Taking forward a participative 21st Century Inventory

Lead Research Organisation: RCAHMS
Department Name: Education and Outreach


'Taking forward a participative 21st Century Inventory' has been inspired by and builds on the research being undertaken by Beyond Text Collaborative Doctoral Award student Michela Clari, entitled 'In the hands of the user: changing patterns of participation and learning through the digital collections of the Royal Commission on the Ancient and Historical Monuments of Scotland'.

Clari's research is focussed on the early pioneering developments of RCAHMS in online user interaction and the use of social media. Her analysis and interpretation of RCAHMS work in this area has stimulated and informed RCAHMS to further develop the concept of a participative 21st Century Inventory of the built heritage of Scotland.

The project will create, evaluate and disseminate findings on a discrete set of online demonstrator applications that will provide facilities using live data to test the capacity of the public, professionals and academics to collaborate in 'making' and 'unmaking' the inventory of the built heritage of Scotland.

Planned Impact

In addition to the academic beneficiaries of this project, RCAHMS, as a publicly accessible National Collection, engages with a very large online user base who follow our developments and interact with them with great ethusiasm. Across our web services we receive in the region of 564,000 site visits per month.RCAHMS first opened up its Canmore database to user contributions just over a year ago and in that time we have received over 3,000 image contributions and over 500 text contributions. This project will very significantly increase both the methods and user friendliness of our social media applications, allowing us to confidently promote them to a wider audience. In the first year of experimenting in this area we have been relatively passive in our promotion of the new facilities, allowing the online community to form gradually at its own pace. We anticipate that this project will give us the reason and opportunity to significantly promote new features and that this will result in a significant growth in our online community.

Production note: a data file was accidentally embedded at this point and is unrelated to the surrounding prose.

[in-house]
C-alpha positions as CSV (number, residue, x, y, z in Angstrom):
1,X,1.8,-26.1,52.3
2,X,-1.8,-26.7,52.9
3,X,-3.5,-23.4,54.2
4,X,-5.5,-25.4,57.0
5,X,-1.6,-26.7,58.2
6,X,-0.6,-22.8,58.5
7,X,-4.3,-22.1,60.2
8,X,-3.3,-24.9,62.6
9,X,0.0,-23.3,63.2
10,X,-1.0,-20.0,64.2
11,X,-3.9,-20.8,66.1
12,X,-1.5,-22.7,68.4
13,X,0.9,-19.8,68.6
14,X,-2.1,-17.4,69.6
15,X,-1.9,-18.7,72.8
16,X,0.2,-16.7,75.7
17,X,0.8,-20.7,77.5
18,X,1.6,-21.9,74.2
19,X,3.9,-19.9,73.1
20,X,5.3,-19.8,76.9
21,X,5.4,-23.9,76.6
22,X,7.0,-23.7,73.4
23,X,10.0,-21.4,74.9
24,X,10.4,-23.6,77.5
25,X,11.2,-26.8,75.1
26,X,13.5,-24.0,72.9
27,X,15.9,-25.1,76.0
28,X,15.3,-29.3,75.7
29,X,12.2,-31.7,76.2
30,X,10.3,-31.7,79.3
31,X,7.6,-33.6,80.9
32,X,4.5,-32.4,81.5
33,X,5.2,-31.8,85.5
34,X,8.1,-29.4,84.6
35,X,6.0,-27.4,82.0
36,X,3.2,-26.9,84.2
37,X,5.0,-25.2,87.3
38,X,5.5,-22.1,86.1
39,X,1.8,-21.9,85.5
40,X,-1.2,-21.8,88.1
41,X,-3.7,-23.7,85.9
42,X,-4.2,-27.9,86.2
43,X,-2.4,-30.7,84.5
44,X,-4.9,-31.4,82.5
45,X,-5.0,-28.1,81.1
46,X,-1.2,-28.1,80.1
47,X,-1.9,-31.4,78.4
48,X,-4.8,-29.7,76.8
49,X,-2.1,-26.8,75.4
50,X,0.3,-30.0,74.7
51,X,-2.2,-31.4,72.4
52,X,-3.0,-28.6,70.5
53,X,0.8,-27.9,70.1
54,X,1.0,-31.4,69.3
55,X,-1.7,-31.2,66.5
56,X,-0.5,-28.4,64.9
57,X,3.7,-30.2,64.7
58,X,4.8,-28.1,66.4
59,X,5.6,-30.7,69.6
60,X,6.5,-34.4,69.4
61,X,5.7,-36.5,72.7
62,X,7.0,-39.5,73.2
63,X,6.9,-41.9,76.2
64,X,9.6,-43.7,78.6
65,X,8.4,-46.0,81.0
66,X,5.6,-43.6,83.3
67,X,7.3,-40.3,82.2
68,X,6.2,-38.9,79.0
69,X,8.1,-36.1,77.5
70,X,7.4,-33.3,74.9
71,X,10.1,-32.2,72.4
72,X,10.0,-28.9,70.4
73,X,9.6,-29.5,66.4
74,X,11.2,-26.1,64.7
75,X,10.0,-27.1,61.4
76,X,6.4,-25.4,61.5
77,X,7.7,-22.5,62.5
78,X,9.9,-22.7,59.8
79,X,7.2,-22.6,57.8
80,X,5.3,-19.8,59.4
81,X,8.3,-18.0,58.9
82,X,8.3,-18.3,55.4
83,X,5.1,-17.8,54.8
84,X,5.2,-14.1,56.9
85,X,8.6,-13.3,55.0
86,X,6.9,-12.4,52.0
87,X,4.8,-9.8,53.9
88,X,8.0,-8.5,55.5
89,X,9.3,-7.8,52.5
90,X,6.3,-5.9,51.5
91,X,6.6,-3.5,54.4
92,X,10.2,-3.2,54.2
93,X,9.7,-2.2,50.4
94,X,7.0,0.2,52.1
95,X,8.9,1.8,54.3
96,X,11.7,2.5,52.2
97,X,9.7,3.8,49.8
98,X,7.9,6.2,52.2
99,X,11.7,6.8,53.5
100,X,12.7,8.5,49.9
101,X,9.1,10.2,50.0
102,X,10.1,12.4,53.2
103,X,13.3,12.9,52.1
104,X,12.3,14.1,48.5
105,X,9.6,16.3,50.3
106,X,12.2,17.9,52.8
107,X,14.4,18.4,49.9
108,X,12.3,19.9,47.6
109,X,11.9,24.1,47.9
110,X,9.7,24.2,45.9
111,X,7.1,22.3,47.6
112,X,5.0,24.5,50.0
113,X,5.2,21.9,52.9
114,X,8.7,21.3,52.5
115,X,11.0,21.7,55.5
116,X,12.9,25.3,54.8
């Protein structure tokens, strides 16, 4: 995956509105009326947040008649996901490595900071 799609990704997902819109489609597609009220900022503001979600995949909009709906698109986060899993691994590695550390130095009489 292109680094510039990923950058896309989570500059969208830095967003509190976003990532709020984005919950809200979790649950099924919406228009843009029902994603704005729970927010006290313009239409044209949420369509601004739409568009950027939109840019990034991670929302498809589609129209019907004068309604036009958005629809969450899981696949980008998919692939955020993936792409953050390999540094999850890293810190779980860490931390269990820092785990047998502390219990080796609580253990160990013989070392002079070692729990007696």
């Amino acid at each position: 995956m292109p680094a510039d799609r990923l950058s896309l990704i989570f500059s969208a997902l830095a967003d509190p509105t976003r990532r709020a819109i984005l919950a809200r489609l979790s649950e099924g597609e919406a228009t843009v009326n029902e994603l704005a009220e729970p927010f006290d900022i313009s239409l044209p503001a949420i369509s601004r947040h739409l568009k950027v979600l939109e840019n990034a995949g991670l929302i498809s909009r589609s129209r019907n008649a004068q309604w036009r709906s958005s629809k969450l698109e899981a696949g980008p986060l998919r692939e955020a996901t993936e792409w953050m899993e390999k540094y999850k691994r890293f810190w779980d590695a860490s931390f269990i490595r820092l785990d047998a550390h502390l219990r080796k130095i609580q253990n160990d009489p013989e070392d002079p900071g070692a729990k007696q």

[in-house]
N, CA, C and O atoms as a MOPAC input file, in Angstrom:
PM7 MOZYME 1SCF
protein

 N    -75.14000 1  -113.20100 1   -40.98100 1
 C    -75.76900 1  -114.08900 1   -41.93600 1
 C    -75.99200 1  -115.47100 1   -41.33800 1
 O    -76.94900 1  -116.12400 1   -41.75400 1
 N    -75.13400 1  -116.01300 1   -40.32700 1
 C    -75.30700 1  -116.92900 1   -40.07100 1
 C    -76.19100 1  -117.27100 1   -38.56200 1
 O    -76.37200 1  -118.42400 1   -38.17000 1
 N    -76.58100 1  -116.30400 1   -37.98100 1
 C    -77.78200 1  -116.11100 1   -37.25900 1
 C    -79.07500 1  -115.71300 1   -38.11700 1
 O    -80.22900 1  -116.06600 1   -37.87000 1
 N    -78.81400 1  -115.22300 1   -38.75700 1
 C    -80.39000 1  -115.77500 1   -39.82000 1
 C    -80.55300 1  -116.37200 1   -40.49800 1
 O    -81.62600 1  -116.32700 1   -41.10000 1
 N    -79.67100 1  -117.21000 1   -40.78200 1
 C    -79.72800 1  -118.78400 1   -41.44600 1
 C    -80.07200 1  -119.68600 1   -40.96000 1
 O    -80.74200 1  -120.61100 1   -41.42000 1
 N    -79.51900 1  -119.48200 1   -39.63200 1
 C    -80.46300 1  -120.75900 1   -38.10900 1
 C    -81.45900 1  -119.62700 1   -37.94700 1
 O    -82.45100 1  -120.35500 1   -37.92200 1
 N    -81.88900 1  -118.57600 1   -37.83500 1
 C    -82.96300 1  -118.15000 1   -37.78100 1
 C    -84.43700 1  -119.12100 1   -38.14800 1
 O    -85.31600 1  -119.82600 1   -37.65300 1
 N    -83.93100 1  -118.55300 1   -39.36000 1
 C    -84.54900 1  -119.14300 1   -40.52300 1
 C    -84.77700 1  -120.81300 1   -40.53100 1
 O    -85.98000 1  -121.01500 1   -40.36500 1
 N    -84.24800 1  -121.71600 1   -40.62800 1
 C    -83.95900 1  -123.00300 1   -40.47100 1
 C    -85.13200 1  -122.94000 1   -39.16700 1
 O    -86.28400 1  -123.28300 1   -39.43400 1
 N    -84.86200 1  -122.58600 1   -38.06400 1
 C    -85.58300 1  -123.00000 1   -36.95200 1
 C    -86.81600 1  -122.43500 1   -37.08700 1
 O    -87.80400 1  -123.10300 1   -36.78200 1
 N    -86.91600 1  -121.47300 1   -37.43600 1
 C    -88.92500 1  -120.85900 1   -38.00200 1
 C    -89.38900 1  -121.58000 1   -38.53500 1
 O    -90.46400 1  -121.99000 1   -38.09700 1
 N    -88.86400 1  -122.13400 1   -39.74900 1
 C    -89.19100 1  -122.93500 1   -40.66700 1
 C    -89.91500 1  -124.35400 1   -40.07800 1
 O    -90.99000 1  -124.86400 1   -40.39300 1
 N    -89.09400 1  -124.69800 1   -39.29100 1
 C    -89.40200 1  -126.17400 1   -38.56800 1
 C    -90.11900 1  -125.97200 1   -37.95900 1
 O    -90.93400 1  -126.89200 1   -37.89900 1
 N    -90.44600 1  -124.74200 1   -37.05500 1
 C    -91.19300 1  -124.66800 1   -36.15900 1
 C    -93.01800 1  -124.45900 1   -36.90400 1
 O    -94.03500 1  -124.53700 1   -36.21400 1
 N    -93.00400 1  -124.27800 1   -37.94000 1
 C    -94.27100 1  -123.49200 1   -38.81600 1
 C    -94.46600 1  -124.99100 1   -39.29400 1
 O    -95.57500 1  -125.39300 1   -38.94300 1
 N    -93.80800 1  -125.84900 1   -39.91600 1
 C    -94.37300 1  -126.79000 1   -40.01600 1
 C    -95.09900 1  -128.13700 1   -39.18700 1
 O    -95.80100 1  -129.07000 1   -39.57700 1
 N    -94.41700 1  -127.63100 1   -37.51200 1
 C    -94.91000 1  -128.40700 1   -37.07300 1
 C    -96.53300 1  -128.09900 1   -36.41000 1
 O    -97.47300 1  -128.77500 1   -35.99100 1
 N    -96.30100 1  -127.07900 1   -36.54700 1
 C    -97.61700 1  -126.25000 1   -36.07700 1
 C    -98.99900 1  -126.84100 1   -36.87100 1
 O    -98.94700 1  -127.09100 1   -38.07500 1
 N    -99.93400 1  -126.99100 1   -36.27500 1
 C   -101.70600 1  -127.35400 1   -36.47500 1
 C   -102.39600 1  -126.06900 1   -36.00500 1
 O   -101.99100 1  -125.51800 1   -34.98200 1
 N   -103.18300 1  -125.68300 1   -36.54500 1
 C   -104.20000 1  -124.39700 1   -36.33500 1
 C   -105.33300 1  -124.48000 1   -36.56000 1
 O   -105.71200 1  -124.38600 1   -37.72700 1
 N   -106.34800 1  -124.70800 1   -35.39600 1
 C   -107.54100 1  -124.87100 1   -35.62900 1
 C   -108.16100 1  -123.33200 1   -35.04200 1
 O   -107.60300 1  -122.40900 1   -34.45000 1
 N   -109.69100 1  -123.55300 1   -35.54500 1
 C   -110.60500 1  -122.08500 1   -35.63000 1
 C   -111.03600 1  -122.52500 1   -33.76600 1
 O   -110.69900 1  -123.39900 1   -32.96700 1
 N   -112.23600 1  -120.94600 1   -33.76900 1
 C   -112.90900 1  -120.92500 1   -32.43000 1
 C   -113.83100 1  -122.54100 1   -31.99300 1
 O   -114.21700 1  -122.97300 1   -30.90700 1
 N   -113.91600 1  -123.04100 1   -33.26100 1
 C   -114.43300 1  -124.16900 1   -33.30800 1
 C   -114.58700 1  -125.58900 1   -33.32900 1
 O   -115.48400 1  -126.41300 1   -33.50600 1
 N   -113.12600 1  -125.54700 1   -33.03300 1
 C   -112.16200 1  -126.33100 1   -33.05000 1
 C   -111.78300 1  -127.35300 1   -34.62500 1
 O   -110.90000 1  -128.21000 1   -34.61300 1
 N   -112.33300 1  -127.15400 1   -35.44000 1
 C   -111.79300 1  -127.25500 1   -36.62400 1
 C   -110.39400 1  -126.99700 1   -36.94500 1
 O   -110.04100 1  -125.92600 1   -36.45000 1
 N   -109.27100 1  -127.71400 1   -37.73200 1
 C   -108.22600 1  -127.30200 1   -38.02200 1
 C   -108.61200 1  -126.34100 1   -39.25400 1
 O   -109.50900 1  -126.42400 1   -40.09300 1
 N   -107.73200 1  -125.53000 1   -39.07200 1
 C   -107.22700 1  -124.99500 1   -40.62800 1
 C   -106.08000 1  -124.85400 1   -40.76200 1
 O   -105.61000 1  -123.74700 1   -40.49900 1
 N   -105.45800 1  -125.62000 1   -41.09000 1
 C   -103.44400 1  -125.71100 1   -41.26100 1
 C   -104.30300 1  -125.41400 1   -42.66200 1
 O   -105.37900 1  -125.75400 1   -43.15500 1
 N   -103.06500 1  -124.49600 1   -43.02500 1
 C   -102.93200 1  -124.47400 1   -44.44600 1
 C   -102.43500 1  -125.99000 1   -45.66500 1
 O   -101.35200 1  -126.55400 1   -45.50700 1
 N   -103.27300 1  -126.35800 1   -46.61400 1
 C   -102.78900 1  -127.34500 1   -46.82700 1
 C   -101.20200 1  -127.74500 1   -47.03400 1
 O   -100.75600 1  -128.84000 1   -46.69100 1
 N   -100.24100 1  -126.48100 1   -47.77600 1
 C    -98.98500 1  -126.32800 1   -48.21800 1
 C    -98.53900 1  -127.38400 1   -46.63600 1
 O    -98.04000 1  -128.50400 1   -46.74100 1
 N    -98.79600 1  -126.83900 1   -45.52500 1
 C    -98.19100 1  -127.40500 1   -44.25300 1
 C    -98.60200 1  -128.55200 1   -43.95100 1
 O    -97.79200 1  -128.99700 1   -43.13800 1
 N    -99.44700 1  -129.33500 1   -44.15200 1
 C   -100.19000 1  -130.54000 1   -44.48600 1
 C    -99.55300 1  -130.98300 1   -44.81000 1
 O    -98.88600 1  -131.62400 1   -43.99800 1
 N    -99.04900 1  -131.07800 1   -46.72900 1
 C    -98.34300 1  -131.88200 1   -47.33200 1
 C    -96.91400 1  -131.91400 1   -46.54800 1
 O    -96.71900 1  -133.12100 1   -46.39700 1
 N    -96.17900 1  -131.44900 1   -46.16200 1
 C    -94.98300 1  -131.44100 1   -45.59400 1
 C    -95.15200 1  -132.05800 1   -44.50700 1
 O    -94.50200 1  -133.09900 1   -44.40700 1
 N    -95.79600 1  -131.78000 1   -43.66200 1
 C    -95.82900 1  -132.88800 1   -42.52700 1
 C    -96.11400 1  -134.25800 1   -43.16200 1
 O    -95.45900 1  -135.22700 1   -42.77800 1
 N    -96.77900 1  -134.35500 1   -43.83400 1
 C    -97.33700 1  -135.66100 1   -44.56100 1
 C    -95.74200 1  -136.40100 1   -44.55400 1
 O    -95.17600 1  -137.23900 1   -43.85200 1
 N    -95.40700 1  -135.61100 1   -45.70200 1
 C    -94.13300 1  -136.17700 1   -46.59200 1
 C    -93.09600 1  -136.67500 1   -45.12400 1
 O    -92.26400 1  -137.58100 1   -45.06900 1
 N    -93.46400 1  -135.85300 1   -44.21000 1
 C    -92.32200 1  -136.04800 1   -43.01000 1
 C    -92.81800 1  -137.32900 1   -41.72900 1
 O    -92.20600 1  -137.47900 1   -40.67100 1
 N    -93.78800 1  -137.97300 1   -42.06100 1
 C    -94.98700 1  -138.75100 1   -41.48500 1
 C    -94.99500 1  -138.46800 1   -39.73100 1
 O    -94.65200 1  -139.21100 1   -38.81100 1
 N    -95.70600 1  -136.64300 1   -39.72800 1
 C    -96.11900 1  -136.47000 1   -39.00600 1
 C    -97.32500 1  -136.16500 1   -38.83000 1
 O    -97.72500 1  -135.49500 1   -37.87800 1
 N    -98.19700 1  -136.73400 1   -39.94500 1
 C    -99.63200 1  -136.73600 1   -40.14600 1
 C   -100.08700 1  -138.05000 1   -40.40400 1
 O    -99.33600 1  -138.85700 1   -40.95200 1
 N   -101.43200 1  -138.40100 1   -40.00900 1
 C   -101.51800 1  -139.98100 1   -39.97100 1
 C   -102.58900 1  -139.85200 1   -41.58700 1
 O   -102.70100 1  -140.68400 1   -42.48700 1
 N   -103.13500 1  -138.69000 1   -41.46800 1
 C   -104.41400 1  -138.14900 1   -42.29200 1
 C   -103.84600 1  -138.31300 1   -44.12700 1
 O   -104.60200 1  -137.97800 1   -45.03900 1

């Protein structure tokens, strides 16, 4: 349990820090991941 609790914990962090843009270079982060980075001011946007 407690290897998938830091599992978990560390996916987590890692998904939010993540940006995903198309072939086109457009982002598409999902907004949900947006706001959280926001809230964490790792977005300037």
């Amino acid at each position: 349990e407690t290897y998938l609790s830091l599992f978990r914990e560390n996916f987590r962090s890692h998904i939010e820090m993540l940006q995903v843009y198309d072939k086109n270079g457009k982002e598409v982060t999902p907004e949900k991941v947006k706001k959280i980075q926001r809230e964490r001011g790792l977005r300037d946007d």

At the recent RSE Digital Futures seminar it was clear that while interesting work is being undertaken in this area by a small number of cultural institutions around the world (notably the V&A), that RCAHMS is the first to do so in Scotland and remains at the forefront of digital development and the encouragement of online interaction. RCAHMS is thus well placed to push forward the boundaries of what is possible, and to ensure that its developments have the maximum impact on both those from the wide public that use them, and on other institutions struggling to secure a toehold in this area of their work.


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Description The developments which RCAHMS explored in the context of the follow-on Beyond Text project have represented, for RCAHMS, an opportunity to take a positive step towards a more active engagement with digital innovation, a change from the more typical instrumental approaches of the past.

The integration of a new tagging function, tested in the project, will allow future Canmore users to engage with images in the archive at a more granular level, in ways which allow for new interpretation and re-organisation of the material from different perspectives. If this development is pursued, users will have new opportunities to act as 'commentators' as well as contributors, ideally also interacting with curatorial staff in new ways. The opportunity for online users to develop new interactive resources using RCAHMS data, the second development explored in the project, further enhances opportunities for active collaboration between RCAHMS and online users. Here, conditions may be created where the institution could, at last, step away from a traditional role of organiser/producer to one of participant/learner, as potentially new ideas and creative departures are identified by users making use of RCAHMS data in innovative ways; ways which the institutions might not have anticipated itself.